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Breakthrough pinpoints cause of pigmentary glaucoma

A breakthrough discovery by an international team of researchers has identified the gene that causes pigmentary glaucoma (PG), paving the way for the potential development of new treatments for the condition.

The team, headed by University of Alberta chair of medical genetics Professor Michael Walter, along with fellow researchers from Harvard University in the US and Flinders University in Australia, found that the premelanosome protein (PMEL) gene is associated with PG.

The team used whole exome sequencing on data from two families predisposed to PG to make the discovery. Their findings were confirmed by detecting more PMEL gene mutations in 400 other patient samples.

The researchers found that the PMEL gene mutations had biological consequences based on a series of biochemical and cell biology tests, where they determined most of the mutations significantly altered human cells.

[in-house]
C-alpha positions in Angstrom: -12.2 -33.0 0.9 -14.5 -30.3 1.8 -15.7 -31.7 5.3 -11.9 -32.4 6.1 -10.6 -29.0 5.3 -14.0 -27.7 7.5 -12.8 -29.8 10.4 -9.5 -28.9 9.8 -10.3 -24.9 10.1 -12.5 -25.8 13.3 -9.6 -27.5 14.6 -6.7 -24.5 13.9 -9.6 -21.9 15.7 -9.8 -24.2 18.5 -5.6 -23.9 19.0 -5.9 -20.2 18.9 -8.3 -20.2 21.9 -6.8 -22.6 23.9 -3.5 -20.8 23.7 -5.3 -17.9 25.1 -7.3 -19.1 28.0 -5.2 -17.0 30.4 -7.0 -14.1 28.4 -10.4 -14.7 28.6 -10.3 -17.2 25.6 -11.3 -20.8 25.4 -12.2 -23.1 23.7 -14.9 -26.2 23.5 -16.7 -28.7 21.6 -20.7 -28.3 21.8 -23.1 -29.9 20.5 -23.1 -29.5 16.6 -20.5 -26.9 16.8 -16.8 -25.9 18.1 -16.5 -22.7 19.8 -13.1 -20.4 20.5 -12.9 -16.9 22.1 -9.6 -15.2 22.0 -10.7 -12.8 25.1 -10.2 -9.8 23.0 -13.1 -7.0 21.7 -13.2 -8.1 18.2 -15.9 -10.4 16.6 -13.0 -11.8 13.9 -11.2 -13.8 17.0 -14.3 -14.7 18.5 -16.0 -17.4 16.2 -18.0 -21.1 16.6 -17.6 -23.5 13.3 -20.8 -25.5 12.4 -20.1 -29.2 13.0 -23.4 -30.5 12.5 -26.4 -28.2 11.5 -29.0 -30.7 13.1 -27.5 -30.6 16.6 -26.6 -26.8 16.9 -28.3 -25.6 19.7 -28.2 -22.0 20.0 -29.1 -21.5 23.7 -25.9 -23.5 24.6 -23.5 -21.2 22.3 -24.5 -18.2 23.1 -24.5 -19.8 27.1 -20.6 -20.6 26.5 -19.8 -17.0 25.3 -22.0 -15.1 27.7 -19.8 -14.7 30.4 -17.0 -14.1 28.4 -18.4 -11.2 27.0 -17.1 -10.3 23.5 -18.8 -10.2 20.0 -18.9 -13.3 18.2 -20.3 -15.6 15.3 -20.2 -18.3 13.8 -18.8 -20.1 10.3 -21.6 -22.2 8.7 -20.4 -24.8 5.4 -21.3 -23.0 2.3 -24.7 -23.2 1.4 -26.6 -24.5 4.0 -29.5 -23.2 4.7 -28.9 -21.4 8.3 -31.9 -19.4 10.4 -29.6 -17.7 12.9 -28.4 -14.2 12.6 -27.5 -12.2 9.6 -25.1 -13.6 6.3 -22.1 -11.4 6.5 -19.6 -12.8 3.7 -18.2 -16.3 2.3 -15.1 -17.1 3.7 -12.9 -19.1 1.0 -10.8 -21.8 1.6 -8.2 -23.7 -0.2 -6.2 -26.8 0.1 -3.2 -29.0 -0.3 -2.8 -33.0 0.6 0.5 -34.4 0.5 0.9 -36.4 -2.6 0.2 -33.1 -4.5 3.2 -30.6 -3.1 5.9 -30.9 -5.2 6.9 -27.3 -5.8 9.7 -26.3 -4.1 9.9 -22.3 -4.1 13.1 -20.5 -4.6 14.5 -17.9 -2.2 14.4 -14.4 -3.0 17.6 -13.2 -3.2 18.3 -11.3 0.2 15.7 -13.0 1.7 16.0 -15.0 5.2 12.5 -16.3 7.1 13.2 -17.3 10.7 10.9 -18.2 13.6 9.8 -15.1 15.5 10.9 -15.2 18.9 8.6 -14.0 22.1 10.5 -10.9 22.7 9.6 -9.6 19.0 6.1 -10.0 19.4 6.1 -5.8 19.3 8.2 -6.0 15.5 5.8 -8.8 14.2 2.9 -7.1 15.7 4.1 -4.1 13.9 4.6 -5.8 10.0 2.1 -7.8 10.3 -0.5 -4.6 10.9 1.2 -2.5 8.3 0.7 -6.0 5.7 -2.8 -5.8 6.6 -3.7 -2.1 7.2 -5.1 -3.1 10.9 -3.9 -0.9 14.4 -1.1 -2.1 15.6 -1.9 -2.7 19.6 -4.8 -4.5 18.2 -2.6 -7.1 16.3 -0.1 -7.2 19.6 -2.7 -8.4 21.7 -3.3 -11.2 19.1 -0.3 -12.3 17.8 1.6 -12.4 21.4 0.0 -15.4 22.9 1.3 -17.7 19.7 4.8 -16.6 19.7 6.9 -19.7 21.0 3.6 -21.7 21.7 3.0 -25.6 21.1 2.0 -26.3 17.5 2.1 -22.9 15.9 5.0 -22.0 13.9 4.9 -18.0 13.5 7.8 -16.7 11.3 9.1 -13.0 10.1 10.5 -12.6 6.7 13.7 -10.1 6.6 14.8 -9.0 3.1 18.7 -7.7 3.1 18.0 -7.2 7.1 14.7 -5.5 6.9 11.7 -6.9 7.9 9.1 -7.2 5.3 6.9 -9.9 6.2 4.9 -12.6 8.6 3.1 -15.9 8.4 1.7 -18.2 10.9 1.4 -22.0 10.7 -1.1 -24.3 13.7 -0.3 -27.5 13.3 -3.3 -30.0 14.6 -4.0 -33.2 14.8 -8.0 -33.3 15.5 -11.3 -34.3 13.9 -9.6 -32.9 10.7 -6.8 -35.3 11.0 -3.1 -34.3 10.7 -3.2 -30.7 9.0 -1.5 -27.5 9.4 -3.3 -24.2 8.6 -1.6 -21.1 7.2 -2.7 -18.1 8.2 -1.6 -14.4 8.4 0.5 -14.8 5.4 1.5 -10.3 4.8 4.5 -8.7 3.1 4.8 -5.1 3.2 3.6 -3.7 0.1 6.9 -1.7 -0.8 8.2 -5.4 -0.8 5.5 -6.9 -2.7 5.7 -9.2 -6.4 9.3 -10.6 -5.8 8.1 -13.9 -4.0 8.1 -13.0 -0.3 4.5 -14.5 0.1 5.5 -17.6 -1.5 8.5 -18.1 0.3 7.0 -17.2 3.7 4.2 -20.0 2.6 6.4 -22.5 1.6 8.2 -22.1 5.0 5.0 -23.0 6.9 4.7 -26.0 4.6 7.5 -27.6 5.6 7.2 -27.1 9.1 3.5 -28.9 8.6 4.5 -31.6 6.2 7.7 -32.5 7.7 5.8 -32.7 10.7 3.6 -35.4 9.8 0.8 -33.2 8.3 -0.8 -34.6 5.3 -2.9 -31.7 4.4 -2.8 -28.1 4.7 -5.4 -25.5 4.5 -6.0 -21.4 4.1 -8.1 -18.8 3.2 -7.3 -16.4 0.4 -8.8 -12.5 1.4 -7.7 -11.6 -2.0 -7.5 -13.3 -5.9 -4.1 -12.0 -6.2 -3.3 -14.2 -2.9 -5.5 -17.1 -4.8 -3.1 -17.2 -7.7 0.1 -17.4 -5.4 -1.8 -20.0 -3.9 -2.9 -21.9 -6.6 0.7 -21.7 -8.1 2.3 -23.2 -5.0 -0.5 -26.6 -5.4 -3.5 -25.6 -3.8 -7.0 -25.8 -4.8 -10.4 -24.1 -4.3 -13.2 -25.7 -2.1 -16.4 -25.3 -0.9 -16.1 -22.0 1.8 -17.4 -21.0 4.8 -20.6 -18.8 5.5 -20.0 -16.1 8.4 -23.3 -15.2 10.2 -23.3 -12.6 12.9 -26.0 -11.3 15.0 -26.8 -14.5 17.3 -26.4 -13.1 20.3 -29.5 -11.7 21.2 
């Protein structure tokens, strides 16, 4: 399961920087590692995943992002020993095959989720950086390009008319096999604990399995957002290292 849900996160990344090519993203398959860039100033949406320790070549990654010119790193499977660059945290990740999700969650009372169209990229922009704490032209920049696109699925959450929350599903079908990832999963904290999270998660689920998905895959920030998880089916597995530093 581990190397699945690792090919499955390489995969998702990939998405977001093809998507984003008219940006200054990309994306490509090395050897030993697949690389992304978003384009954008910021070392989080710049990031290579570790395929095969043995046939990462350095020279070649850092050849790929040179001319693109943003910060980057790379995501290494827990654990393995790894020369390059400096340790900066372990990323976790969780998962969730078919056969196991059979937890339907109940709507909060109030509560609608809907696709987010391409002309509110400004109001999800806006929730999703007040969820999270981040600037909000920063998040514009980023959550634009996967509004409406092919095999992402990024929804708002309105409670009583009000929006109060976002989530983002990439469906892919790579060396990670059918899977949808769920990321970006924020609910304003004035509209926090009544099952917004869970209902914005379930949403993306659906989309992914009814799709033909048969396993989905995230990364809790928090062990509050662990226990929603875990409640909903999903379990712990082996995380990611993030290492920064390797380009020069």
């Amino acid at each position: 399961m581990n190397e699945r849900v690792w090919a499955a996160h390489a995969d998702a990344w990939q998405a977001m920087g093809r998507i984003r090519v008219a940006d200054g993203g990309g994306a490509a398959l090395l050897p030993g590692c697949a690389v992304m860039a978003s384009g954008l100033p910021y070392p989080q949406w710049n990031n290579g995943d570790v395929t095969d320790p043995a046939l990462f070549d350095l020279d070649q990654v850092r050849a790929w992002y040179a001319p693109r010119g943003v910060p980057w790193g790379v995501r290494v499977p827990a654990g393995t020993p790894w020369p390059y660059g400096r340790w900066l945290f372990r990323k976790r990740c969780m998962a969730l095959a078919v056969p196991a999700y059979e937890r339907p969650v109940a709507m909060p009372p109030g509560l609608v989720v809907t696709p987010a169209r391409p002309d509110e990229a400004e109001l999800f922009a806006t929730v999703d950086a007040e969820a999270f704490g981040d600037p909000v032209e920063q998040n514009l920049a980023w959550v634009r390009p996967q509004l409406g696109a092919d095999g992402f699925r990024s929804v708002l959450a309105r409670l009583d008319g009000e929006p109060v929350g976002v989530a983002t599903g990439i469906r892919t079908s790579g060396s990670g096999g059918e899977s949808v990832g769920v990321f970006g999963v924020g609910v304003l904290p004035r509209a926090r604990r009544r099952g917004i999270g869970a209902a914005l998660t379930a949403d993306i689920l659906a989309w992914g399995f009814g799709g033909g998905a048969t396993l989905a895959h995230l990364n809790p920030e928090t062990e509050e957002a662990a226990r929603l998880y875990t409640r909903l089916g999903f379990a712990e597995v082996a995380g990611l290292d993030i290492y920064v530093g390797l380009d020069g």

Using the gene-editing tool CRISPR Cas9 the team introduced the mutations into the DNA of zebrafish, which also developed symptoms of glaucoma.

“We found that these fish had altered pigmentation and eye defects which were very reminiscent of human glaucoma,” Walter said.

“Altogether, the findings showed us quite clearly that we have identified a new gene that causes glaucoma.”

Walter pointed out it is not known whether everyone born with a PMEL mutation could develop the condition late in life, but establishing the link of PG with the mutation would qualify people with the gene to take regular screening tests to detect the condition early on and prevent it from causing irreversible vision damage.

“People who traditionally we wouldn’t think of having glaucoma, young males in their 20s and 30s, are at particular risk for this form of the disease and of losing their vision,” Walter said.

“It opens up awareness about other approaches we could take. Potentially some of the methods that are currently being used to think about treating Alzheimer’s might even be applied to treat glaucoma,” Walter added.

The findings were published in the journal Human Molecular Genetics.

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